After several years of participating in a CAFRE Business Development Group (BDG), I have learned one definite lesson.

At the outset, there were about twenty-five individual sheep farmers in the group, with roughly twenty-five slightly differing management systems. And after two or three years of discussion, demonstration, and debate, I reckon there are still twenty-five different styles of sheep management, with most farmers fairly adamant that their set-up is ideally suited to that farm business.

And the older I get, the more I tend to feel that the nature of sheep farming has so many variables in the mixture, that trying to impose a different system will just not work unless the farmer involved feels strongly positive about giving it a go.

The variations in land type, available area, type of housing, and full or part time farming are all examples of factors that influence what system is best for each farm, and that’s before we consider attitude to breed of sheep.

Let’s face it - some shepherds think Mule ewes are less than useless, while others are convinced that unless a breeding sheep is the size of a small horse, she’s not worth bringing home. You just cannot please everyone.

The reason I mention this is because I received my silage analysis last week, and some of the results that would (twenty years ago) have given cause for concern, has merely triggered my ‘thrawn farmer’ reaction.

My entrenched attitude (“I know exactly what is best for this farm” said the dinosaur) surfaced because the best-looking batch of bales did not throw up a very impressive analysis.

It was grazed late in the spring, then cut at the end of May during drought conditions. As you might expect, the dry matter is high (53%) and protein is adequate (12.6), the sugars are fine too (4.0%), but the ME is only 9.7. However, years of experience (some of it as bitter as wet silage) tells me that this fodder is almost ideal for what I am hoping to achieve.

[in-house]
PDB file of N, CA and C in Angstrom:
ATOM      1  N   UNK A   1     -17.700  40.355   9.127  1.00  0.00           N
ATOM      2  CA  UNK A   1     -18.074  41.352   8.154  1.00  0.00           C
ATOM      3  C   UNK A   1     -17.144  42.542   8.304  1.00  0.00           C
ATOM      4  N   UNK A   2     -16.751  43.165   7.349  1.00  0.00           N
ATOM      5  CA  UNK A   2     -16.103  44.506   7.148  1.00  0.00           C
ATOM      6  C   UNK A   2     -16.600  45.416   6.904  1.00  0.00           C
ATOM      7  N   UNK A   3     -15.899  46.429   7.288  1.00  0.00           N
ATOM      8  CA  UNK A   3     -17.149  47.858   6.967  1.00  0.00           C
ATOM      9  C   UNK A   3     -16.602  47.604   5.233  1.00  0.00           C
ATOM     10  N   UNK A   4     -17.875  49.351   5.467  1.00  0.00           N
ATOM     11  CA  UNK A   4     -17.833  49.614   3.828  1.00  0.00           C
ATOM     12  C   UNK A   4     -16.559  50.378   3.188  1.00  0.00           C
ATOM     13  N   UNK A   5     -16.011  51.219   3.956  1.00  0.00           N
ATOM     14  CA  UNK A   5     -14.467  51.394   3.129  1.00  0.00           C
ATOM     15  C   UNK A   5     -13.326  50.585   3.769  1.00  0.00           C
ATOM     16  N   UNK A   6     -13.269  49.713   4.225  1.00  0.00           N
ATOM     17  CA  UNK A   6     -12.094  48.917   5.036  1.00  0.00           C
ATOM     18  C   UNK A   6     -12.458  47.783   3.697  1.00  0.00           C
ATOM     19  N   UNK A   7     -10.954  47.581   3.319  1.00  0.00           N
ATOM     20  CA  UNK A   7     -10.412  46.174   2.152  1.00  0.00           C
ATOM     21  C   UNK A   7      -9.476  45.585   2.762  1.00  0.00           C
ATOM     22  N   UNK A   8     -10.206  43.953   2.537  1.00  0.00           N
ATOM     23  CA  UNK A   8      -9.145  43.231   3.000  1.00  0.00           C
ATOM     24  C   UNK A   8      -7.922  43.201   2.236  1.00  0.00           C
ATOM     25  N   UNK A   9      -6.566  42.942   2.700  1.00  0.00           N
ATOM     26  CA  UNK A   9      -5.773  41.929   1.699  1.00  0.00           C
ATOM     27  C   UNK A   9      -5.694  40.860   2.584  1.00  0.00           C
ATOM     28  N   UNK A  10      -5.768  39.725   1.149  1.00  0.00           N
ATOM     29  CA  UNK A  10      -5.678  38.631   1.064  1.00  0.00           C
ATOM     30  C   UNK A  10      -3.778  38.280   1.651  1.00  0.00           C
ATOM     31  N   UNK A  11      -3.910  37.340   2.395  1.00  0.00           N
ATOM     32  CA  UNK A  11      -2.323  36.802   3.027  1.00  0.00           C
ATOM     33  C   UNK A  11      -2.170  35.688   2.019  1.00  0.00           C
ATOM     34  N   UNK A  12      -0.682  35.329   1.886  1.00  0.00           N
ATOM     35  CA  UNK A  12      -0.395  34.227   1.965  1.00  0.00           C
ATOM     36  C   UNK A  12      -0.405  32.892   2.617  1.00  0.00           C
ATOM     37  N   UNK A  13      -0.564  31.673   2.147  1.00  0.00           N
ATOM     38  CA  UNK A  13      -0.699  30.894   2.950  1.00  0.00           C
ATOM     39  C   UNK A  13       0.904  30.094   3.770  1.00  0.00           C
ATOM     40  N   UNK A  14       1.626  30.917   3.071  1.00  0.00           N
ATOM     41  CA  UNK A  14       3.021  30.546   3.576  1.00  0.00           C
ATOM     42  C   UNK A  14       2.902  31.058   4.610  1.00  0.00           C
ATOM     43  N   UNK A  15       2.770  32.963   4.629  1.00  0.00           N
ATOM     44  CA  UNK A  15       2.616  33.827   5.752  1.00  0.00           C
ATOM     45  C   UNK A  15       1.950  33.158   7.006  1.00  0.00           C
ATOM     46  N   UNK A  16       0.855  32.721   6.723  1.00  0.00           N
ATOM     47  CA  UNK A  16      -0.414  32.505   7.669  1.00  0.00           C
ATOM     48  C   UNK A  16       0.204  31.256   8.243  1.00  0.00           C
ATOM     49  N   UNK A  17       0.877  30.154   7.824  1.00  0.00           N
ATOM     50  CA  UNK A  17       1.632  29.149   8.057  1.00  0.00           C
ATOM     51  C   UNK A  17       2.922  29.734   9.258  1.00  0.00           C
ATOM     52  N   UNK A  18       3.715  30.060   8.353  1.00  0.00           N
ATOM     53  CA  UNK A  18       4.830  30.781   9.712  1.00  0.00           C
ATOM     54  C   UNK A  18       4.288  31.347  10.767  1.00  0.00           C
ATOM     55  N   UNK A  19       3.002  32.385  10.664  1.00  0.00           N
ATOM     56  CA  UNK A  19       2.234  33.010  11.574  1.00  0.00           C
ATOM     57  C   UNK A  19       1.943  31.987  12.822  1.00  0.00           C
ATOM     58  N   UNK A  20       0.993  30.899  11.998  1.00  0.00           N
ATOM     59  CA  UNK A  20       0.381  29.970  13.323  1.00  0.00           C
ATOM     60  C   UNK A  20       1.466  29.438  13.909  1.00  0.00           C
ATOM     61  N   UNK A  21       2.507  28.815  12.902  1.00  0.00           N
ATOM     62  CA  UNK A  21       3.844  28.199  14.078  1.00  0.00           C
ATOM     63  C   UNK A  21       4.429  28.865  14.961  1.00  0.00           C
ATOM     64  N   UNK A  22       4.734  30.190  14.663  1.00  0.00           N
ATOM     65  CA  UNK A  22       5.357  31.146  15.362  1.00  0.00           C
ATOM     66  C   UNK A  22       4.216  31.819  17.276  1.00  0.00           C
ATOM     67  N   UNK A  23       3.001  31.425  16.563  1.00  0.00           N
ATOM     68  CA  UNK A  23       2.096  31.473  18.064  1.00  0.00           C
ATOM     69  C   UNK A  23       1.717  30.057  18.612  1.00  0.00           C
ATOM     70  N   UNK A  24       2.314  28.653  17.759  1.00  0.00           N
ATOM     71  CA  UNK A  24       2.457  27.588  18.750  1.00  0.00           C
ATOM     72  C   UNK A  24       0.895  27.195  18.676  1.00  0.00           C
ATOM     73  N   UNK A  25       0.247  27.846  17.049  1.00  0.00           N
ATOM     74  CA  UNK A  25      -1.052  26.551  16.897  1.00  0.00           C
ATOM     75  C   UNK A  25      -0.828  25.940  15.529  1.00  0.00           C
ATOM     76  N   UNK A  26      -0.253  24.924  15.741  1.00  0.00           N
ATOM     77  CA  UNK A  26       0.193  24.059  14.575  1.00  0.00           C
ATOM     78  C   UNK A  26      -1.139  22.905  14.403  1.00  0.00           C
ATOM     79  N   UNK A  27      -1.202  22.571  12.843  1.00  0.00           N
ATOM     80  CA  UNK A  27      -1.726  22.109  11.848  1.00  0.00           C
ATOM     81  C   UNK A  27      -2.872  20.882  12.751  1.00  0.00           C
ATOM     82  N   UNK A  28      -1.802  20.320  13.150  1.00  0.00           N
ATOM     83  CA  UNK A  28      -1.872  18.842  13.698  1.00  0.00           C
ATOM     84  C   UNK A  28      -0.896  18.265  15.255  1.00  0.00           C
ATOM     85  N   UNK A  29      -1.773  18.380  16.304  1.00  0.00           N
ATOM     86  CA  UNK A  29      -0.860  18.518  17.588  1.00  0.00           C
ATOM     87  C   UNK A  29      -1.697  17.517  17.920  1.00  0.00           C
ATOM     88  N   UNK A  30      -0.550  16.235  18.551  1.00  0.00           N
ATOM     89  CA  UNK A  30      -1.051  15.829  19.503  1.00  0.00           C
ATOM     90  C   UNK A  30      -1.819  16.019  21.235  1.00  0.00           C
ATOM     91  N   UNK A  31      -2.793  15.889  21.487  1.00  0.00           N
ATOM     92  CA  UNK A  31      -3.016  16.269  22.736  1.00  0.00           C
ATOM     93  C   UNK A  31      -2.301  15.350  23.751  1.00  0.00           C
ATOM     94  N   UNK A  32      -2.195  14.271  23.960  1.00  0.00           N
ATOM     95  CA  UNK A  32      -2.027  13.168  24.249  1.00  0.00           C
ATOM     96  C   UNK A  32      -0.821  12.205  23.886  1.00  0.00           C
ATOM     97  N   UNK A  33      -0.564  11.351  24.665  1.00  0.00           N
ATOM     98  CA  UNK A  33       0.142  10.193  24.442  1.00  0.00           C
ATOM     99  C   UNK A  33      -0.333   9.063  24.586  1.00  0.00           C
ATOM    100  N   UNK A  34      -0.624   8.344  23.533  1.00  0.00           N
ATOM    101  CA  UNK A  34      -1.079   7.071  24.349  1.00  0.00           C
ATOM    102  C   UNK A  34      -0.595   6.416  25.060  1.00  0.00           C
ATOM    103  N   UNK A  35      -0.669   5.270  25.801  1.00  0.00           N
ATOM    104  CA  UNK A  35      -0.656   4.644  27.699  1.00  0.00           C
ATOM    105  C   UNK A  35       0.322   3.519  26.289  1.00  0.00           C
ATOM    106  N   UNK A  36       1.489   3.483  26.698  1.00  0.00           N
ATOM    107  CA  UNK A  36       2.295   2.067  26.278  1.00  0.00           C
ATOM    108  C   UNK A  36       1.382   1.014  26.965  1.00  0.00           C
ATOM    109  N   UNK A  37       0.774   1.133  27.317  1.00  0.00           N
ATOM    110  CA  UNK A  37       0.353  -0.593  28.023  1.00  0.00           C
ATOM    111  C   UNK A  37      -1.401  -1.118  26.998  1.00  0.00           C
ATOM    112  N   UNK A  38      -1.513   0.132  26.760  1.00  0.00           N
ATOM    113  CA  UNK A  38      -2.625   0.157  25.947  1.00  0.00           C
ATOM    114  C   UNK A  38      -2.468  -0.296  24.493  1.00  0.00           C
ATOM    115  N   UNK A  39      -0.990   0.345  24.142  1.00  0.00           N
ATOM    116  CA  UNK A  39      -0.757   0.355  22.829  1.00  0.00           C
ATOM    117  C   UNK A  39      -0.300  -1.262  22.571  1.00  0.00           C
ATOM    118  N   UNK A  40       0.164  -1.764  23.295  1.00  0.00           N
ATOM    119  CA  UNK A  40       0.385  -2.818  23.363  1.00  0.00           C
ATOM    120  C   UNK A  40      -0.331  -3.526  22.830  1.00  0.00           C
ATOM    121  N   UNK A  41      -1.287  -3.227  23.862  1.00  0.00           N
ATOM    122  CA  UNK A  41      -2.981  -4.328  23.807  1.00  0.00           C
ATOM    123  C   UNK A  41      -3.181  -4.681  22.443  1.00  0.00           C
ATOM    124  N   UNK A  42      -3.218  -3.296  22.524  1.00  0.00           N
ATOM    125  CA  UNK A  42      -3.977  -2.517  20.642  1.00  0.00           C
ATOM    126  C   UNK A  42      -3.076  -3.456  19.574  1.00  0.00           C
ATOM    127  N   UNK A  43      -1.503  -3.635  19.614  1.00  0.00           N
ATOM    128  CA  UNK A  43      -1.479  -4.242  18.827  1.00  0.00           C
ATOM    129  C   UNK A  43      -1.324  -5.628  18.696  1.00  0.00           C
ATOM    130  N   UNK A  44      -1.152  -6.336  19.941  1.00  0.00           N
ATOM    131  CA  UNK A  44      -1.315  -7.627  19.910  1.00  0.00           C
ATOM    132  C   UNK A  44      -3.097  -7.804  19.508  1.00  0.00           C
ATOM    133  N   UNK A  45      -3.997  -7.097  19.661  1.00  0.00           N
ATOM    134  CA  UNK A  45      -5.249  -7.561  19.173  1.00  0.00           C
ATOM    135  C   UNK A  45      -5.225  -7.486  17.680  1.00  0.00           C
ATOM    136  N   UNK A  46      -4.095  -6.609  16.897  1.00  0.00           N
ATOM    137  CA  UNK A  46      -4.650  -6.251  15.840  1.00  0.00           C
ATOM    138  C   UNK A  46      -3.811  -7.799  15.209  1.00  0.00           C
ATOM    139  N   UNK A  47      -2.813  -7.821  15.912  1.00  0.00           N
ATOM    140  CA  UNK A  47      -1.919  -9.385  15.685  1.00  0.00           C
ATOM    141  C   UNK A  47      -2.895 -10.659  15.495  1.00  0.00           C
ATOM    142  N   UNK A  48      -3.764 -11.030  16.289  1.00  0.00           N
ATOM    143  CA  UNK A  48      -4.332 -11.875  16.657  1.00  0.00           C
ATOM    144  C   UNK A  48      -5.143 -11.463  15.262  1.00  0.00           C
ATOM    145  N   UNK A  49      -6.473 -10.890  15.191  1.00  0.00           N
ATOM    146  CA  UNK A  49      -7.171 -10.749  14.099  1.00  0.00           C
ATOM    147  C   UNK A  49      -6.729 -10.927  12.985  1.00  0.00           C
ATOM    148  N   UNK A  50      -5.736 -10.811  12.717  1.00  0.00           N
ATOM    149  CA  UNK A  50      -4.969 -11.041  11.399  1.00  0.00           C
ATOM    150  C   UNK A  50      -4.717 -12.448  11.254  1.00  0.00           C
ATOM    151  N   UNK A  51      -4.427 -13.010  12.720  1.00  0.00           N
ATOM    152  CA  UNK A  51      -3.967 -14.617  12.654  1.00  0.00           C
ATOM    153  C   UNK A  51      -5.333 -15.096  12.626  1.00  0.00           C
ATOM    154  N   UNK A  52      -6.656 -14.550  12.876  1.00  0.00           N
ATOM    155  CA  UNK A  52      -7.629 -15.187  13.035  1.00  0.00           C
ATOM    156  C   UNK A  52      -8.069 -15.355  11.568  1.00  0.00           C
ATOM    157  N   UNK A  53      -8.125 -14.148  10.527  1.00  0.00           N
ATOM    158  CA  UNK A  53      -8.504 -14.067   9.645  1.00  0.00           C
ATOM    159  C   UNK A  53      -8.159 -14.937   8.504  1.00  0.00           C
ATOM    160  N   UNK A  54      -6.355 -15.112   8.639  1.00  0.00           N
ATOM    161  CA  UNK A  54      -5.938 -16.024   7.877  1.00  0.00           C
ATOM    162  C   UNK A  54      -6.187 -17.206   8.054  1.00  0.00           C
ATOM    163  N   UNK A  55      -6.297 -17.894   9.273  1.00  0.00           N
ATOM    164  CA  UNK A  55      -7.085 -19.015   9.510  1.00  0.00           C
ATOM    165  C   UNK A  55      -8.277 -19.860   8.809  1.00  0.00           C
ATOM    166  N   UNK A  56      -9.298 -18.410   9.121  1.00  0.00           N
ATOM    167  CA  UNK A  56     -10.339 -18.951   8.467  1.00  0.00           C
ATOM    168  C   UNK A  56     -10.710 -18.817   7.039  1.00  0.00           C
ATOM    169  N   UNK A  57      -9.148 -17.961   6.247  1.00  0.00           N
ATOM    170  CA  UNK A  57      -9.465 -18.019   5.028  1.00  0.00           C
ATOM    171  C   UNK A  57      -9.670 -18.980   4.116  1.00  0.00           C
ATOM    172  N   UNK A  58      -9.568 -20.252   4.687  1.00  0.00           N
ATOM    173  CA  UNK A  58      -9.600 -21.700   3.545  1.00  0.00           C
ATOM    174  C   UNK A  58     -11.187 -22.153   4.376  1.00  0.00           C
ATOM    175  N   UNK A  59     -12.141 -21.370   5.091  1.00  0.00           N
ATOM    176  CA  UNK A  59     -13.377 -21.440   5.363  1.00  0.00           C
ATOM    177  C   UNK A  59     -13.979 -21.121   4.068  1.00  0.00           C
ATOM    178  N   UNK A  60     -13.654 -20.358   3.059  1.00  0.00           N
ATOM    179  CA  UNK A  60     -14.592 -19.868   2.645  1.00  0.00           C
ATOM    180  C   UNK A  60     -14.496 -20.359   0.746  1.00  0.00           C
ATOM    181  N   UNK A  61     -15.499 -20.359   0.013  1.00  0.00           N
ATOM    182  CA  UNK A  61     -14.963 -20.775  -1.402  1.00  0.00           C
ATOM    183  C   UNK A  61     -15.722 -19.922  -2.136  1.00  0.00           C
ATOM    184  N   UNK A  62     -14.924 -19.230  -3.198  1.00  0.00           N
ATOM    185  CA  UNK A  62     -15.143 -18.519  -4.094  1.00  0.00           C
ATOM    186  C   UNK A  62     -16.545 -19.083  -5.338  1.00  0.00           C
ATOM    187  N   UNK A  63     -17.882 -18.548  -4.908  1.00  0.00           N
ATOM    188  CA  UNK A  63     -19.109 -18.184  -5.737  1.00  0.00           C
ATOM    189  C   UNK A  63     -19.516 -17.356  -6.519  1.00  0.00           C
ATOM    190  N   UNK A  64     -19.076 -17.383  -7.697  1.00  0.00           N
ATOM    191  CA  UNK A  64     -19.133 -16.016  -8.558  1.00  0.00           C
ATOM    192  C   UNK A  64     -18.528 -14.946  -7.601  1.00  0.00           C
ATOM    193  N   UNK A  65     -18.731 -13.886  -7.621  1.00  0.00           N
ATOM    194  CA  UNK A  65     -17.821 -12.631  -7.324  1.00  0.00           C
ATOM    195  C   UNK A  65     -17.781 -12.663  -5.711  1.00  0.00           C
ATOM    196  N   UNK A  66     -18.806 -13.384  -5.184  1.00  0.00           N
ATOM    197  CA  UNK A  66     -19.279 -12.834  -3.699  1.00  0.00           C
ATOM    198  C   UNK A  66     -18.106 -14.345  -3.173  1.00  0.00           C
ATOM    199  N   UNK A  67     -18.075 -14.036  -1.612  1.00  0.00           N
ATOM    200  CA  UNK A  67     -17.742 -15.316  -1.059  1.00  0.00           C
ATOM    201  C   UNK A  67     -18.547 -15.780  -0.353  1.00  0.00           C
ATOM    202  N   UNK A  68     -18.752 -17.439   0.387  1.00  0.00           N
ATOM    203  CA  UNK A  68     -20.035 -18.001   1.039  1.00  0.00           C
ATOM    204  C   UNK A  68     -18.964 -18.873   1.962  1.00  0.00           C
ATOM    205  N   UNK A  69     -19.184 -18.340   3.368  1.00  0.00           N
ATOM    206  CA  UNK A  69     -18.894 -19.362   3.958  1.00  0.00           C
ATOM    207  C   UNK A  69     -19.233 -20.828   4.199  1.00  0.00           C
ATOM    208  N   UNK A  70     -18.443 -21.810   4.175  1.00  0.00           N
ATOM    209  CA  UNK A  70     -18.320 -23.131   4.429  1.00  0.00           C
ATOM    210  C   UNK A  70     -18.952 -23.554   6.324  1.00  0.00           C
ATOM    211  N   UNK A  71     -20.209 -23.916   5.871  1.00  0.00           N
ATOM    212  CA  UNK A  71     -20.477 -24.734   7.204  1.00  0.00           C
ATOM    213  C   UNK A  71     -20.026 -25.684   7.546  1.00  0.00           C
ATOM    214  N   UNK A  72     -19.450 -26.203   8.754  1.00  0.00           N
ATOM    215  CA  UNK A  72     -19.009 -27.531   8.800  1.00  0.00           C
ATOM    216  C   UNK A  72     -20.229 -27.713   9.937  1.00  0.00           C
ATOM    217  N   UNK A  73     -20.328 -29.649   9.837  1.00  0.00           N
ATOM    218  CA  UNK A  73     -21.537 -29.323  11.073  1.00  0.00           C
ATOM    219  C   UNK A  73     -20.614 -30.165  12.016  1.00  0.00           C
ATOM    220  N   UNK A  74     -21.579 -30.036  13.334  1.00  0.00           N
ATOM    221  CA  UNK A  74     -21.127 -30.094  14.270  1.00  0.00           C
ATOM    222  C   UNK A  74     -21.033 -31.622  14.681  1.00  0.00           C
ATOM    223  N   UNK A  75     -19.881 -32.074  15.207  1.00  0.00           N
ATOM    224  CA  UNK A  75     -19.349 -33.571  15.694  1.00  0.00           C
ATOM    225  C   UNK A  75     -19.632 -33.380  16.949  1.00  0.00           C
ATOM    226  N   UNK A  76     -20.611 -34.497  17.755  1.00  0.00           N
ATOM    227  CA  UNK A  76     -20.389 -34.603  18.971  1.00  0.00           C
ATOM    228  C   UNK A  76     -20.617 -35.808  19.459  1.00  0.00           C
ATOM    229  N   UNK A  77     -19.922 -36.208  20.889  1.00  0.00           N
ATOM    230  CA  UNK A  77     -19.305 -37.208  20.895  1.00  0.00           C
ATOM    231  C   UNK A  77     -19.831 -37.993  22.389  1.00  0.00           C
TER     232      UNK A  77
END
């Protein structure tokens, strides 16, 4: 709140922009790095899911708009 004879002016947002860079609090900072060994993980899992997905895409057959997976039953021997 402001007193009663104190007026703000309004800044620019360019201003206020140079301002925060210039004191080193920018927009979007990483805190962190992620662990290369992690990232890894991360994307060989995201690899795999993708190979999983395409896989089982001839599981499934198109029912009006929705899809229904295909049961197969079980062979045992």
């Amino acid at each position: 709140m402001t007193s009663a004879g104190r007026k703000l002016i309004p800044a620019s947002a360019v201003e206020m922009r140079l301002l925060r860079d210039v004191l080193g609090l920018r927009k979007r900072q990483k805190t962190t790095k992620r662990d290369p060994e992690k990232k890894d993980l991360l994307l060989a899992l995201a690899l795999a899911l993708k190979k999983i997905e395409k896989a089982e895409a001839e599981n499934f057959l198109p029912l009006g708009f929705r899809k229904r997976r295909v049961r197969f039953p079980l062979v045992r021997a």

For a start, the bales are a pleasure to handle and move around the yard. Secondly, the grass can be carried in armfuls if necessary, without gloves and the subsequent lingering aroma. Thirdly, the stock (without exception) prefer it to all the other bales, and lastly, the sheep eating it have maintained body condition in mid pregnancy, something which is not always the case.

I am not for one second suggesting setting out with the aim of making low energy silage for sheep, but I do think that high dry matter combined with a bit of grass quality is ideal for making into bales.

Equally, if I was feeding sheep from the middle of a clamp, where perhaps cattle were being fed the tops and edges, then I’d be far less concerned about dry matter, and might aim for highly digestible grass.


In my experience, the nightmare scenario is low dry matter, high energy bales because apart from being hard to manoeuvre into feeders, there is a huge question mark over palatability and intake for sheep. Of course, I have also made a batch of this type too.

Due to the small crop of grass during the drought, we cut again in July, but ran into a bit of dodgy weather. Rather than risking a night’s rain, we went ahead and baled 60 good ‘juicy’ sorts. The analysis for them is the opposite of the first batch: low dry matter (17%), high energy (11.7 ME), good protein (14.0%), but low sugars (0.9%).

The fermentation is fine, and they smell sweet, but I am feeding them to cattle.

Maybe I should ask the other members of our BDG which of these samples they’d prefer, although perhaps that isn’t such a bright idea. I might end up with twenty-five different answers.

Read more

Fluke delivers a Christmas fright

Farmer Writes: time for end of season tidy-up